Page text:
Whether you are a back yard breeder or a serious breeder with a full barn and an agenda for producing a certain breed, the principals of breeding are the same. You do not need to be a big fancy barn or a notable stable to produce top quality foals and you do not need to be a back yard breeder to produce less than desirable duds! Many big barns don't do a good job and many small breeders don't either. Many "backyard" breeders make intelligent choices in mating pairs and do a fine job of producing quality foals!

Today there is far too much emphasis put on prestigious names and political correctness than there is simple common sense when it comes to the matching of mating pairs from the perspective of what will produce the best possible horse.

Too many people get hung up on wanting "champion" names on a pedigree, or that particular "bloodline" that is currently in vogue at the moment.

It does not matter whether you are breeding miniature horses or drafts, whether you are breeding Quarter Horses or Arabians. NAMES do not make a horse.

There are many inferior or less than desirable horses that carry the best names in the world. Having those names on the pedigree didn't do them a bit of good because the match between dam and sire was not well chosen.

Any time a mare is bred, there should be a reason why she is being bred, a goal in mind for what that resultant foal will be used for and a projected idea what that foal ought to look like…an educated guess as to how the foal should move and a feel for it's abilities.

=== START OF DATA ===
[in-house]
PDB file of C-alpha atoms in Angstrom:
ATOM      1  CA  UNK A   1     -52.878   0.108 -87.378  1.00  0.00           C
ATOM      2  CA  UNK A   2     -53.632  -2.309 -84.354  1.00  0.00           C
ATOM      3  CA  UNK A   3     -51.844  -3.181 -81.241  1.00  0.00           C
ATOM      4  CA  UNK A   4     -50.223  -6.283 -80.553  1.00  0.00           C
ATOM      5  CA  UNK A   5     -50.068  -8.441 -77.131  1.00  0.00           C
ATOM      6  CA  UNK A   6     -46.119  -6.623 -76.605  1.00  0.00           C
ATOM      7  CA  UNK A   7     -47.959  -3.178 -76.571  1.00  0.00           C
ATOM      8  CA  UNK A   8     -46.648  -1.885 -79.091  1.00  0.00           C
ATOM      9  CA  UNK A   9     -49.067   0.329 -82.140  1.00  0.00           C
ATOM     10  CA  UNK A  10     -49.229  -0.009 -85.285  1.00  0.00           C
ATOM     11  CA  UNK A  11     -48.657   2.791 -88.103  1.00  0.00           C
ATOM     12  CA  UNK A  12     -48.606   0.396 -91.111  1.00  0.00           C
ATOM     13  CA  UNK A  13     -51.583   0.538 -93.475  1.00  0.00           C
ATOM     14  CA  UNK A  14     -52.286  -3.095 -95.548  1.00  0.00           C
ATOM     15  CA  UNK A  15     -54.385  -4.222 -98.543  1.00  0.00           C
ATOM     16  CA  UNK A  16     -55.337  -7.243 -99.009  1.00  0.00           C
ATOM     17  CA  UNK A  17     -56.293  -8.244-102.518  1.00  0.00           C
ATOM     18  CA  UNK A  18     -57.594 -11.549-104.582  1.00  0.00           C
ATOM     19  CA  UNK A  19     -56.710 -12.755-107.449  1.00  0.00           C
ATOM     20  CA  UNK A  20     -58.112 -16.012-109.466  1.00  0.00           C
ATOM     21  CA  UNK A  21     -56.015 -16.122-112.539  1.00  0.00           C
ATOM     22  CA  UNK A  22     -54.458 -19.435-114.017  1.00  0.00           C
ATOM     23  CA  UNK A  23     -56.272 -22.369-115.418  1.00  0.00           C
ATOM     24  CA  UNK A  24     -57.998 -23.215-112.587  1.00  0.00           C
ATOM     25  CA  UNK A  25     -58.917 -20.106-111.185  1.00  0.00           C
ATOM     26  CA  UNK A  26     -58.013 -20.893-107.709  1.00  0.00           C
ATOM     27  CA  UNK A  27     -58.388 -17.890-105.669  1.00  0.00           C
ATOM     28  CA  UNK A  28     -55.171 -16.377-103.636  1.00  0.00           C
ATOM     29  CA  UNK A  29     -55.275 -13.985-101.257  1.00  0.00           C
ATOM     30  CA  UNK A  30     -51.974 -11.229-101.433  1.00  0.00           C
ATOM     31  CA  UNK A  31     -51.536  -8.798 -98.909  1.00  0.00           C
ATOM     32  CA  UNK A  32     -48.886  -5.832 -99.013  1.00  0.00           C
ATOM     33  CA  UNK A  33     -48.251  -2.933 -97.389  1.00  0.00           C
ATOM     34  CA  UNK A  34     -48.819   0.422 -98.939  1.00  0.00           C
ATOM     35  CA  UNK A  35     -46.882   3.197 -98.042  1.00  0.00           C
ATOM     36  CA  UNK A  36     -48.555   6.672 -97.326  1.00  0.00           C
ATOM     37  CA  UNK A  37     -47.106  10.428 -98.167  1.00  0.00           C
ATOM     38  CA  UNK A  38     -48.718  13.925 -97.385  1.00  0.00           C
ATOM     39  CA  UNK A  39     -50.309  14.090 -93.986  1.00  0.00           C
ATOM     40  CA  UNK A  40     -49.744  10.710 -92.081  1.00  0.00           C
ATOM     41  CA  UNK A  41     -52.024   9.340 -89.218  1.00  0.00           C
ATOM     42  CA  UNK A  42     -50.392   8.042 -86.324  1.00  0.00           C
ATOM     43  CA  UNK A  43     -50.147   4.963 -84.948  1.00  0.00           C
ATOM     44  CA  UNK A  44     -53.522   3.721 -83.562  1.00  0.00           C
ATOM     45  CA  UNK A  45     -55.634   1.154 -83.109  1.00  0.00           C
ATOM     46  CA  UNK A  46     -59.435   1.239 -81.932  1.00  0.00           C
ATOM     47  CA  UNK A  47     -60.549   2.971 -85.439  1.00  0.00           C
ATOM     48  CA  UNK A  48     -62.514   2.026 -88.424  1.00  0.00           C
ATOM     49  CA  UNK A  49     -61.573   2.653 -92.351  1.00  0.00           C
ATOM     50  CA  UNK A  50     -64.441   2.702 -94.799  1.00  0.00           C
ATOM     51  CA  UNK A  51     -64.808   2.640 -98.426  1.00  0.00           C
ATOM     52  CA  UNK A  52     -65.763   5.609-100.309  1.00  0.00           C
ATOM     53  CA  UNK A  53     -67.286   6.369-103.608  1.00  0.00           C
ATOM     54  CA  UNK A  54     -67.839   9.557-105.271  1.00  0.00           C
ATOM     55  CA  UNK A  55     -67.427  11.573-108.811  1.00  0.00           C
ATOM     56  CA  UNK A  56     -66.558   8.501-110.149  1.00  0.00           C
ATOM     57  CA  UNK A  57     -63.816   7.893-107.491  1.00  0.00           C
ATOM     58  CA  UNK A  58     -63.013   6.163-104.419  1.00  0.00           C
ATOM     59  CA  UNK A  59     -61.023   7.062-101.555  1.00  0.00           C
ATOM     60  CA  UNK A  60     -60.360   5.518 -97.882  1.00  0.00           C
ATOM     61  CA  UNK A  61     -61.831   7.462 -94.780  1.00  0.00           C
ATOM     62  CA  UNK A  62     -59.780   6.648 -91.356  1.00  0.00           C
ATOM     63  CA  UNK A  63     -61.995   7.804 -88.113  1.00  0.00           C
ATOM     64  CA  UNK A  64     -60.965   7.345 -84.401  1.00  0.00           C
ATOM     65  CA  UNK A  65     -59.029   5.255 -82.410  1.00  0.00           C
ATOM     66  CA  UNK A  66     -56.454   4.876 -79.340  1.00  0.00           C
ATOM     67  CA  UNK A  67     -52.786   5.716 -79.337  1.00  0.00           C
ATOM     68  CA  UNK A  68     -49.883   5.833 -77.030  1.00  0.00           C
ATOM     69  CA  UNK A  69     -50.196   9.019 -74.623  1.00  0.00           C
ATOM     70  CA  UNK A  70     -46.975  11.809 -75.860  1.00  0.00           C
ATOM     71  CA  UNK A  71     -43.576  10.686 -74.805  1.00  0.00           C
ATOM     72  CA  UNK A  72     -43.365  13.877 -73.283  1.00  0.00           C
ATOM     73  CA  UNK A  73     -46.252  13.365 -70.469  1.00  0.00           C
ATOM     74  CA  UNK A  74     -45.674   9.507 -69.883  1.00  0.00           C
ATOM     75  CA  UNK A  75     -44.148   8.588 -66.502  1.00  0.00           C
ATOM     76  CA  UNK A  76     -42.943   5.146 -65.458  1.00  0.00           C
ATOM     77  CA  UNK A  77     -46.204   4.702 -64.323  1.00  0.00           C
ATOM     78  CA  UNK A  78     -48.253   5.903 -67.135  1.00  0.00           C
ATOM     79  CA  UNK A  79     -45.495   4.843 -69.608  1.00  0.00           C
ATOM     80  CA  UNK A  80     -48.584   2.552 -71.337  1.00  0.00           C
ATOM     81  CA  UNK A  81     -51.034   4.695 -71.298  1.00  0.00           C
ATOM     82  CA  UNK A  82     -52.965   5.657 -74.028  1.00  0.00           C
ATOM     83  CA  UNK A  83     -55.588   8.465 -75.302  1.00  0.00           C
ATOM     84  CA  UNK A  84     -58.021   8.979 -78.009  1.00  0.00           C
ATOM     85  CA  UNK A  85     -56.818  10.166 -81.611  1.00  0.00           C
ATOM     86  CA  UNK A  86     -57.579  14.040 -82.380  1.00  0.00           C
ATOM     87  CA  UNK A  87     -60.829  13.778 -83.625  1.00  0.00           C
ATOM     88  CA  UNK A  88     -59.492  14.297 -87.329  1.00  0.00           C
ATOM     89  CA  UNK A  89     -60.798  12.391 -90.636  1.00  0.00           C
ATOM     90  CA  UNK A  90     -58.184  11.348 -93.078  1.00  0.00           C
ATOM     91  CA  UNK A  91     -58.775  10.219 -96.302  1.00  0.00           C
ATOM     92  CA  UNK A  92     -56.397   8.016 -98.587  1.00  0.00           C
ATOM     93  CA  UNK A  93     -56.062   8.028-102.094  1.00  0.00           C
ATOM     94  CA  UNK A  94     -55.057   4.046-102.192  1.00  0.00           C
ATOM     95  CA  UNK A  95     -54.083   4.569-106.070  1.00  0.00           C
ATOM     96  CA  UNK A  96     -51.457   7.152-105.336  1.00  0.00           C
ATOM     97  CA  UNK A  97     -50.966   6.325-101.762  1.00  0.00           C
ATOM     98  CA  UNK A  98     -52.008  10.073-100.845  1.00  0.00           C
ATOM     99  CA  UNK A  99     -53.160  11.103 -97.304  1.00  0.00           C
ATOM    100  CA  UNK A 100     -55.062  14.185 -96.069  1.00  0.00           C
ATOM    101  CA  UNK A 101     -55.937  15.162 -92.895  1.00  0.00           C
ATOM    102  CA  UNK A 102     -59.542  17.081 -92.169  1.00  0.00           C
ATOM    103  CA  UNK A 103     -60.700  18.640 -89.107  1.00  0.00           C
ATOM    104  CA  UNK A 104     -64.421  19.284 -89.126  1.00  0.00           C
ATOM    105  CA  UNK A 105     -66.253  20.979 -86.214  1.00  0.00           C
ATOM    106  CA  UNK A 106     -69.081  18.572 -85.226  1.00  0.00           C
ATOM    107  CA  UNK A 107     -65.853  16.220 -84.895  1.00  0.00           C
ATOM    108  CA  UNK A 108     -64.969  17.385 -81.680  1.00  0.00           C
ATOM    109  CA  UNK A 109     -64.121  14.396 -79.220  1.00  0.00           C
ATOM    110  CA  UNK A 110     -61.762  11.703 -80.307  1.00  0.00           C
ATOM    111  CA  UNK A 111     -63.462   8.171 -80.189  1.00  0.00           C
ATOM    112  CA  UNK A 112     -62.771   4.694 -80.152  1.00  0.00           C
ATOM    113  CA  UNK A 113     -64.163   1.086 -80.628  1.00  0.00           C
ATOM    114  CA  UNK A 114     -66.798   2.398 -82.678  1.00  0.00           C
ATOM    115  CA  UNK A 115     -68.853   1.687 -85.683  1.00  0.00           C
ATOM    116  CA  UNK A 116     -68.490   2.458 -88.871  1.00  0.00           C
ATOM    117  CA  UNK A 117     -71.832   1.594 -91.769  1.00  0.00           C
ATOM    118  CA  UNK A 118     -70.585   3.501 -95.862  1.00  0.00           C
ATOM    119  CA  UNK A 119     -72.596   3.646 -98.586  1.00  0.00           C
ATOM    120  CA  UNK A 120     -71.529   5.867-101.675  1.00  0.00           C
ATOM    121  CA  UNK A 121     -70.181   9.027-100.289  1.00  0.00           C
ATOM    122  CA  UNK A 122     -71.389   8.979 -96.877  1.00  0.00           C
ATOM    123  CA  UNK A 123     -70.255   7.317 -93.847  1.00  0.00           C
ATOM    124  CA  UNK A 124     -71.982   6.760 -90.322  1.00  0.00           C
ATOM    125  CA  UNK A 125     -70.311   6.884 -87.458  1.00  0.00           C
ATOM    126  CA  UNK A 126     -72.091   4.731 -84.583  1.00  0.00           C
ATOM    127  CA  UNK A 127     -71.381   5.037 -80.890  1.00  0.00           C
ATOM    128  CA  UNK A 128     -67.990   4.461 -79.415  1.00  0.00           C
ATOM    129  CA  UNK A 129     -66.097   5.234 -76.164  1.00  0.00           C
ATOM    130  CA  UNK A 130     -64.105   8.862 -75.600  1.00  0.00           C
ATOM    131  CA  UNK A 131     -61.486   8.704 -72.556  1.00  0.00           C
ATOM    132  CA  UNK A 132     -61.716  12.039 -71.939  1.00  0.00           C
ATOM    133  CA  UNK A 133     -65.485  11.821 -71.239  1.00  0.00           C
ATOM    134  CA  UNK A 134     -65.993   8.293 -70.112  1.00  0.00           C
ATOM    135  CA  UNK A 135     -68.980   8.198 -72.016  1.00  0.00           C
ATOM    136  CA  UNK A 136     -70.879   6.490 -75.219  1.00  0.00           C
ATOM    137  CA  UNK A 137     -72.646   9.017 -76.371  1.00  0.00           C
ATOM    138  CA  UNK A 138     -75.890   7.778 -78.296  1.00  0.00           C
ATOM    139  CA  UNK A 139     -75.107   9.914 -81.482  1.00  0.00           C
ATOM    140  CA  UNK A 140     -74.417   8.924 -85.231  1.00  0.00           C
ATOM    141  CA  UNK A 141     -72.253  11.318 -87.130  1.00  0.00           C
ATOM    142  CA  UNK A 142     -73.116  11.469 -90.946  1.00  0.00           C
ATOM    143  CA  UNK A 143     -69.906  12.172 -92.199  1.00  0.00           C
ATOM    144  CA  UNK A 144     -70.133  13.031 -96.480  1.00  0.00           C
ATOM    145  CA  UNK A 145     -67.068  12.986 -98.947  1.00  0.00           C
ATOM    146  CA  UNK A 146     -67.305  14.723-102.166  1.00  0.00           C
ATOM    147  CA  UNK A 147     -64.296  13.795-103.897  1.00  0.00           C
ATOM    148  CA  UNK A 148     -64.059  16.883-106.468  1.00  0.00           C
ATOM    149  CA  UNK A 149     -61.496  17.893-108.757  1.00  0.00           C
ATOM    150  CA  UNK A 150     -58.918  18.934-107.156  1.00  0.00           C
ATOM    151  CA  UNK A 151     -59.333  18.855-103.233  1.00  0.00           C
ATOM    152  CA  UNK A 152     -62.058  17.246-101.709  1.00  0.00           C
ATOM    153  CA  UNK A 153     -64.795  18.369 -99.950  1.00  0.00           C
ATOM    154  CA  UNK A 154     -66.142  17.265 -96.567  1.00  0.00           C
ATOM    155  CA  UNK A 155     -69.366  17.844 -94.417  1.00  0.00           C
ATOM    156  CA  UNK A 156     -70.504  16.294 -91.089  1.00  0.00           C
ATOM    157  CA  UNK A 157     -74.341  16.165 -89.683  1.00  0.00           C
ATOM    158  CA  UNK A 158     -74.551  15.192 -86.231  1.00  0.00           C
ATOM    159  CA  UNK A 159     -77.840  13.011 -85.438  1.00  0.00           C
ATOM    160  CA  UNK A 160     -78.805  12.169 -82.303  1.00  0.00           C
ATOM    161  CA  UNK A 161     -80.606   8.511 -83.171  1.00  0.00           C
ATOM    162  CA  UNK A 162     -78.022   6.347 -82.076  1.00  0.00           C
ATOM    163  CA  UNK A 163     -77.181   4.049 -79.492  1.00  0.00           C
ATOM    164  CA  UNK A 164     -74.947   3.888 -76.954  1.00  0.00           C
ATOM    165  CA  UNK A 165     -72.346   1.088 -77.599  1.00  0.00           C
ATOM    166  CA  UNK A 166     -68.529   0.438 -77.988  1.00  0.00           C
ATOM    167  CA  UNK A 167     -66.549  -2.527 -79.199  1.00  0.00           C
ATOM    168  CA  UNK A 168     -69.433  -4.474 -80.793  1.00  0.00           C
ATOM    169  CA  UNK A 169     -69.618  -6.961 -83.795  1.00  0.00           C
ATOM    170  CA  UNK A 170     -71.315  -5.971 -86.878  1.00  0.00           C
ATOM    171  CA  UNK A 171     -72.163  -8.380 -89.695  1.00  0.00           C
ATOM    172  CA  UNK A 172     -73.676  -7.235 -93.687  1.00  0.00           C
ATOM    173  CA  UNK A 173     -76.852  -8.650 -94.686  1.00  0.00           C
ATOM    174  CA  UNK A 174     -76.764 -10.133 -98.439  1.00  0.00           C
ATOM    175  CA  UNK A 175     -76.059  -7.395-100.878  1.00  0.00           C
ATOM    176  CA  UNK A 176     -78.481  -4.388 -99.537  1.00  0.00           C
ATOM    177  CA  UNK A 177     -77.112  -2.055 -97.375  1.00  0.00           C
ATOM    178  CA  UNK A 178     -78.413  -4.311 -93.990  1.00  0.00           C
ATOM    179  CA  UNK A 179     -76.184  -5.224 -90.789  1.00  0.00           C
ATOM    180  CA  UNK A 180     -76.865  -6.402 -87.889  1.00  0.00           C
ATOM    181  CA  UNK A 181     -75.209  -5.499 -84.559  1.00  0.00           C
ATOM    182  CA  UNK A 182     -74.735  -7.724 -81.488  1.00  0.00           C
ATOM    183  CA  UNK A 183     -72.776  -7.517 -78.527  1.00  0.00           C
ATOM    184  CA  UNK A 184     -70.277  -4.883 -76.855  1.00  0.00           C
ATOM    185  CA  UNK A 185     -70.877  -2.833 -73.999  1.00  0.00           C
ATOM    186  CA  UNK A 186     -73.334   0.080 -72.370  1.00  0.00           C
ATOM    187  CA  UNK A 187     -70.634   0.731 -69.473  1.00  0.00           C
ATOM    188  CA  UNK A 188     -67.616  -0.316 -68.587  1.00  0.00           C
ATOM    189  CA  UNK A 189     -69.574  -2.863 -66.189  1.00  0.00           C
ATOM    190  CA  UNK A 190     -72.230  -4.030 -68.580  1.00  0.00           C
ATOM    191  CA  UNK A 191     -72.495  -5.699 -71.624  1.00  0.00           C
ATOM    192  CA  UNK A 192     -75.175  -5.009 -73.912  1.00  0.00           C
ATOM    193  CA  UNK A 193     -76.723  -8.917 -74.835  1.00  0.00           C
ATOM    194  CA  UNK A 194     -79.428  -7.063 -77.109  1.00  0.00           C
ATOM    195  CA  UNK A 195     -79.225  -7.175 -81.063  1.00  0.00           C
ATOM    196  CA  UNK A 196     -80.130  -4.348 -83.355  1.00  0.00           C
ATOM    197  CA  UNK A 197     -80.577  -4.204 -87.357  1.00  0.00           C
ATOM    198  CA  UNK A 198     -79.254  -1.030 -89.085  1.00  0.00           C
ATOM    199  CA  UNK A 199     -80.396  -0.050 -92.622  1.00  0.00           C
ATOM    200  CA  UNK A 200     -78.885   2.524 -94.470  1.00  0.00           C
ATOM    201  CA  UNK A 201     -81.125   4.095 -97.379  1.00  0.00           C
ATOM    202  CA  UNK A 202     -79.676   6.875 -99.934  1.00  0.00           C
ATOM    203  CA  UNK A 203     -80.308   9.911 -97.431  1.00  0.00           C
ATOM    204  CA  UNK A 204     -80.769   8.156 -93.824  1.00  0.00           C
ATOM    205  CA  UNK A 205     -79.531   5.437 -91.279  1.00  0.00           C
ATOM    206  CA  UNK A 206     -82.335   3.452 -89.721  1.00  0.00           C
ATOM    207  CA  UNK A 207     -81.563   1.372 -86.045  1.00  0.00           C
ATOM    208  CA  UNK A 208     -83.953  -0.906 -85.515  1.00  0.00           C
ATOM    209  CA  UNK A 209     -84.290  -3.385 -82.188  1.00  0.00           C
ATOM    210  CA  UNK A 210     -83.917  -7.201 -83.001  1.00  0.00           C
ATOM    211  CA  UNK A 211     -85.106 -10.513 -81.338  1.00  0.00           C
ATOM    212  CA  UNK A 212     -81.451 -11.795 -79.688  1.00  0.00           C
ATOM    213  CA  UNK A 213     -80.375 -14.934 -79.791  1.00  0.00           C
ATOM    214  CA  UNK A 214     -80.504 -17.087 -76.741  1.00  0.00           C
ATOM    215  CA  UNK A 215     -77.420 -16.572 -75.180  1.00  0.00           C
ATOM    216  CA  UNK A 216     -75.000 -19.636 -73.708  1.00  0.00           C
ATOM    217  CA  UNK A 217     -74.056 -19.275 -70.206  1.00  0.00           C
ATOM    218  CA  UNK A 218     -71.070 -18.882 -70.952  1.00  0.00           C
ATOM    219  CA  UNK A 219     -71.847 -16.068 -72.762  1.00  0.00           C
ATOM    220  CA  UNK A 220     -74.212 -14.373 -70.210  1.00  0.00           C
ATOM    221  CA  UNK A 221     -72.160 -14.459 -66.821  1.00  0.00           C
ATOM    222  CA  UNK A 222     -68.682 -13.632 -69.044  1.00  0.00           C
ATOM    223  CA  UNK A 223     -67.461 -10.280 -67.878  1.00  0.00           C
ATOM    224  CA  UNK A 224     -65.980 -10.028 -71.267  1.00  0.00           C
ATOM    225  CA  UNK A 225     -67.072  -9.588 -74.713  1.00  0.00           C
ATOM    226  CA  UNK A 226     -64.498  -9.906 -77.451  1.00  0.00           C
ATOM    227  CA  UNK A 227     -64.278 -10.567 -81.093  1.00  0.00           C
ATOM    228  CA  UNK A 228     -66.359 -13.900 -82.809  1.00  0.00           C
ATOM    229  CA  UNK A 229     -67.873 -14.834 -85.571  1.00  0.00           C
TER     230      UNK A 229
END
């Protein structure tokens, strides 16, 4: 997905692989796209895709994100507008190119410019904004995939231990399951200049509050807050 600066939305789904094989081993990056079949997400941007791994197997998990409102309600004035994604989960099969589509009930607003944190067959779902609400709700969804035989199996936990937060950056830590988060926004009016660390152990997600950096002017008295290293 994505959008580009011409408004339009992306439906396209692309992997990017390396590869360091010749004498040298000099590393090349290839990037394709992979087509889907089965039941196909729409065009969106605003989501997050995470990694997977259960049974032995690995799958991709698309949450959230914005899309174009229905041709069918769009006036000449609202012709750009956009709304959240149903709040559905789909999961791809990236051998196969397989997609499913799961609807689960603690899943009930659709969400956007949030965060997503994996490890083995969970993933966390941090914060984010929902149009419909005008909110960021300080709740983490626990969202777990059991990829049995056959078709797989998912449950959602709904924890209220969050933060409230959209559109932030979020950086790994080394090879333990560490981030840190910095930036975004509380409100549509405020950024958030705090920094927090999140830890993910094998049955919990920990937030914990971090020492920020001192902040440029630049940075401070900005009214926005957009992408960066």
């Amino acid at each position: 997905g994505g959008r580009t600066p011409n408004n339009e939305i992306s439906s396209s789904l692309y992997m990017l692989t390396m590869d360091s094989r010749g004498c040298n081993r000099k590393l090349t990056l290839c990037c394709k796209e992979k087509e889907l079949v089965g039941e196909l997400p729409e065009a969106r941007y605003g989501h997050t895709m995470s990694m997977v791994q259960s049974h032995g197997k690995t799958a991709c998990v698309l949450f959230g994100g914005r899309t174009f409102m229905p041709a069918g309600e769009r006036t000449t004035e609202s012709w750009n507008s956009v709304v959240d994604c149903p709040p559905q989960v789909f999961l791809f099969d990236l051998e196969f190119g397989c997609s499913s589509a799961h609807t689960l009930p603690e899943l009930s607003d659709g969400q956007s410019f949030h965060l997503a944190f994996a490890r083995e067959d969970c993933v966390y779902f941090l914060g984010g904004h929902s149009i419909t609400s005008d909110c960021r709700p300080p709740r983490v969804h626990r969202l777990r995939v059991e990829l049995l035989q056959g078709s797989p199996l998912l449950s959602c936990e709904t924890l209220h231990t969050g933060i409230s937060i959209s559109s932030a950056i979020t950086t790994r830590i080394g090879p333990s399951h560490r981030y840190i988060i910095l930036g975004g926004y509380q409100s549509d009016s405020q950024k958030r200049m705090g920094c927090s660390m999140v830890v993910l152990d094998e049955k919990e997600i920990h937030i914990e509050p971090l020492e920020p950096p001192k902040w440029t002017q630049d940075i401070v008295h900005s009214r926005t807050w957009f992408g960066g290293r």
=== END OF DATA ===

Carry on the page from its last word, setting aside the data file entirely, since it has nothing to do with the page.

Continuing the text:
In today's world too much emphasis is placed upon being in the "IN" crowd and being able to boast of a specific name in a pedigree. That is reminiscent to those cliques that tend to haunt the halls of high schools but being a member of a clique rarely got anyone ahead in life.

Here is a different approach to breeding and one that has sound reasoning behind it that is easy enough for anyone to understand and utilize to the betterment of the horses being produced.

Whenever a person decides he or she wishes to breed a mare the very first thing that they should do is to take a good, hard, honest look at the mare they wish to breed. Most people do not have an eye for detail when it comes to conformation and may not have learned to recognize the flaws and strong points of their own horses. Without that knowledge it is a crap shoot as to whether or not any foal produced will come out well.

Besides just looking for common qualities of good conformation a person needs to look at that conformation as to how it relates to the type of motion or use to which the prospective horse is to be put. In short a person would be foolish to breed a light boned, very refined horse if the use it is bred for is pulling heavy loads… or to breed a drafty, heavy horse if the use it will be expected to perform is racing. The conformation and genetics need to match the desired use.

One of the first principles of breeding is to never breed a weakness to a similar weakness. If the mare has a weak point then the chosen stallion she is bred to had better be strong in that point.

With Missouri Foxtrotters there is a certain general conformational type that facilitates the gait. Beyond that there are also conformational considerations that affect the way the horse performs the gait and finally there are also conformational aspects that facilitate the horse in gait but also affect other aspects of it's capabilities.





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